Now that two Boston University ice hockey players have been accused of separate sex crimes against women in recent months, the school president has called for the creation of a task force to investigate the team. The task force will be charged with determining whether the hockey team's "culture and climate" created the sort of conditions that caused the players to allegedly act with such aggression toward women. President Robert A. Brown's letter announcing the plan, which was emailed to all students today and posted on the university's website, took pains to avoid passing judgment on the specific charges in the two cases, leaving that for the courts. But the letter makes it clear the university has issued its own indictment of the hockey team's "influence on the behavior of student athletes in our campus community." The "University-level judgment," the letter says, is that "something systemic or habitual may foster a team climate that does not comport with the highest standards of conduct we seek to maintain."

Senior forward Corey Trivino—the Terriers' leading scorer at the time—was arrested in December after he allegedly barged into a female resident assistant's room three times in a matter of minutes. Each time, Trivino is accused of trying to kiss and grope the RA before finally lying down on her bed and insisting he was sleeping there. Trivino has pleaded not guilty and was thrown off the team. The second incident happened this past weekend, when junior defenseman Max Nicastro allegedly raped a woman on campus. He, too, has been kicked off the hockey team.

Hockey is to BU what football is to most BCS schools, and the Terriers are perennially ranked nationally. A few years back, members of the team put out a rap song that's about as listenable as you'd expect a rap song done by a college hockey team to be. It's called "Party Like A Puck Star," and you can hear it above. It opens with the line "I'm on a bitch-bangin' mission" and also includes the lovely phrase "I'll make your pussy numb."

Here is the text of President Brown's entire letter:

Dear Colleagues and Students:

For decades the Boston University men's ice hockey team has been a source of tremendous pride for the Boston University community, on and off the ice. Our student athletes have competed at the highest level of collegiate ice hockey and united generations of students, alumni, and friends who cheer for their success and admire their accomplishments.

Today we find ourselves at a crossroads for the men's ice hockey program and the University. As has been extensively reported, two members of our team have been charged with assault this academic year. These charges, if ultimately substantiated, involve reprehensible acts. The Boston University community expects that our student athletes, as representatives of the University, adhere to the same high standards to which we hold all members of our community and which reflect the mission and aspirations of our university.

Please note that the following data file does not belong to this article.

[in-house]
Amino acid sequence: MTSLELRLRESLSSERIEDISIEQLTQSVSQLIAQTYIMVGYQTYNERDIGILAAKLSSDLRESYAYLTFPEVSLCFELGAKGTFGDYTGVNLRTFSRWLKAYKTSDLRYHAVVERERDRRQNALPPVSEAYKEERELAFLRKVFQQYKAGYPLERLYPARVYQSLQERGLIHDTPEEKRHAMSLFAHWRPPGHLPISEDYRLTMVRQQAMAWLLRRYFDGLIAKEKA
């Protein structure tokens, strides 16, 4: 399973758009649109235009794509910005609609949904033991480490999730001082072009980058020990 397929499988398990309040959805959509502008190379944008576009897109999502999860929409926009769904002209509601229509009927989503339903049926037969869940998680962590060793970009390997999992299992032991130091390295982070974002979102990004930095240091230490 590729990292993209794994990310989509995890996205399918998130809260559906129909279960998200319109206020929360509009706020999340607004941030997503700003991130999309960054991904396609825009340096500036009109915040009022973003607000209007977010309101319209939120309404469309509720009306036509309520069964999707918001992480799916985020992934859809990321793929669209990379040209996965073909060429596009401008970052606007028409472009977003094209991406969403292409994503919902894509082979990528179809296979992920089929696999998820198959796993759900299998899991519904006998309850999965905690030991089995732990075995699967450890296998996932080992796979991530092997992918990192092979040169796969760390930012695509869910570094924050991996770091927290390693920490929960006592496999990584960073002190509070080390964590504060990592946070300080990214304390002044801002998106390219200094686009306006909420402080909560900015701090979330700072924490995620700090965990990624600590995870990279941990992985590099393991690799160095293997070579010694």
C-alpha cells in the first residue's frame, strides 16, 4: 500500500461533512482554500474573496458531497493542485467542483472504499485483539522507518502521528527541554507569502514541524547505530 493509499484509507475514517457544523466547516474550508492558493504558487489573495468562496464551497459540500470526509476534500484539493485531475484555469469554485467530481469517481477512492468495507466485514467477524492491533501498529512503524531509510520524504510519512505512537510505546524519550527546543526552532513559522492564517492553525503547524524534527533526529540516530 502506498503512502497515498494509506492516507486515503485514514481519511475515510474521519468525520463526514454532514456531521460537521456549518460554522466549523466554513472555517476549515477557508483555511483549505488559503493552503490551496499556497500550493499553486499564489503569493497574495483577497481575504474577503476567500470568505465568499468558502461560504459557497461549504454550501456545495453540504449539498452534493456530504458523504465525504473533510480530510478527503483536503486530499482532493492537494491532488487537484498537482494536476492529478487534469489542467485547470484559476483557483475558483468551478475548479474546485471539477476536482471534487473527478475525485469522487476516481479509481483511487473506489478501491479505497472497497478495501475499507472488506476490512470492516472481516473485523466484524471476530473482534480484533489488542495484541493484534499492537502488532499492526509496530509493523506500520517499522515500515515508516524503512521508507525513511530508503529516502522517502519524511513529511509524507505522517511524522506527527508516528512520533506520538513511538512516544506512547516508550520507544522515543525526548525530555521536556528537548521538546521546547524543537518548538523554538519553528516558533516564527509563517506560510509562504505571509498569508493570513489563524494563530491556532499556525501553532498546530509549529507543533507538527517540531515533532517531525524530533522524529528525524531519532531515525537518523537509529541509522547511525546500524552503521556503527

The charges in these cases understandably lead to questions about whether the hockey team's culture and climate have contributed in some way to the actions of the two individuals. The University must address these questions and, if deficiencies are identified, make appropriate and necessary changes.

I am writing to let you know that I am forming a task force of University trustees, overseers, faculty, and staff which will be charged with studying the culture and climate of the men's ice hockey team and its influence on the behavior of student athletes in our campus community. I stress that the constitution of the task force does not reflect a judgment about the specific facts in the two cases of alleged assault. The determination of both cases must be left to the judicial system.

The constitution of the task force does, however, reflect a University-level judgment that the two incidents indicate something systemic or habitual may foster a team climate that does not comport with the highest standards of conduct we seek to maintain for all members of our community.

I launch this task force with the full support of Head Coach Jack Parker, Athletic Director Mike Lynch, and Bob Knox, Chairman of our Board of Trustees. Coach Parker told The Boston Globe, "I hope it's a horrible coincidence. I don't want this to be the culture of our team, and if it is, we'll change it." Coach Parker's comment is exactly right.

The membership of the task force, its charge, and its work plan will be announced in the next several weeks. The goal is for the task force to offer the University a thoughtful and impartial assessment of the culture and climate of our team, with a view to answering the question whether that culture and climate could have contributed to actions that, in turn, led to criminal charges. I will ask to have a report from the task force early in the summer so that we can begin to address any issues in the coming academic year.

Working together, we will do whatever is necessary to restore the Boston University community's confidence in the men's ice hockey program. I look forward to reporting to you on our progress.

Sincerely,

Robert A. Brown
President